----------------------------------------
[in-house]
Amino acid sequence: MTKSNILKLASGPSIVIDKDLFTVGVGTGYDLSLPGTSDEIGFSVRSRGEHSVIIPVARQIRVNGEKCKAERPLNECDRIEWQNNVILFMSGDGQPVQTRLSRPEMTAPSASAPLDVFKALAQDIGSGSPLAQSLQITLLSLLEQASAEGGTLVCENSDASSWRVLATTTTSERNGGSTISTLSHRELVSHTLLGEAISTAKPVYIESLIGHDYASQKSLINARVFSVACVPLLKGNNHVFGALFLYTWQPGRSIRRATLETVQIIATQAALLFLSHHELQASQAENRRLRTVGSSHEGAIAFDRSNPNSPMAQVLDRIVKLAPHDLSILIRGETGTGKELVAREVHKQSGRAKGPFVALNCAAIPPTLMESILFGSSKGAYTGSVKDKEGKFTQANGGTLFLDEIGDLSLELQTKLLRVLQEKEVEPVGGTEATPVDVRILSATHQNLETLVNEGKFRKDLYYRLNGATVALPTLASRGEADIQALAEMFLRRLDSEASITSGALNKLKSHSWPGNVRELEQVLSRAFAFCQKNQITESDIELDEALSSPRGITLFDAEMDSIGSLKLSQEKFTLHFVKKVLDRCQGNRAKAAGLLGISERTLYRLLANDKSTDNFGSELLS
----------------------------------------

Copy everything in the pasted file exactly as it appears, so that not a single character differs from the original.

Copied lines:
[in-house]
Amino acid sequence: MTKSNILKLASGPSIVIDKDLFTVGVGTGYDLSLPGTSDEIGFSVRSRGEHSVIIPVARQIRVNGEKCKAERPLNECDRIEWQNNVILFMSGDGQPVQTRLSRPEMTAPSASAPLDVFKALAQDIGSGSPLAQSLQITLLSLLEQASAEGGTLVCENSDASSWRVLATTTTSERNGGSTISTLSHRELVSHTLLGEAISTAKPVYIESLIGHDYASQKSLINARVFSVACVPLLKGNNHVFGALFLYTWQPGRSIRRATLETVQIIATQAALLFLSHHELQASQAENRRLRTVGSSHEGAIAFDRSNPNSPMAQVLDRIVKLAPHDLSILIRGETGTGKELVAREVHKQSGRAKGPFVALNCAAIPPTLMESILFGSSKGAYTGSVKDKEGKFTQANGGTLFLDEIGDLSLELQTKLLRVLQEKEVEPVGGTEATPVDVRILSATHQNLETLVNEGKFRKDLYYRLNGATVALPTLASRGEADIQALAEMFLRRLDSEASITSGALNKLKSHSWPGNVRELEQVLSRAFAFCQKNQITESDIELDEALSSPRGITLFDAEMDSIGSLKLSQEKFTLHFVKKVLDRCQGNRAKAAGLLGISERTLYRLLANDKSTDNFGSELLS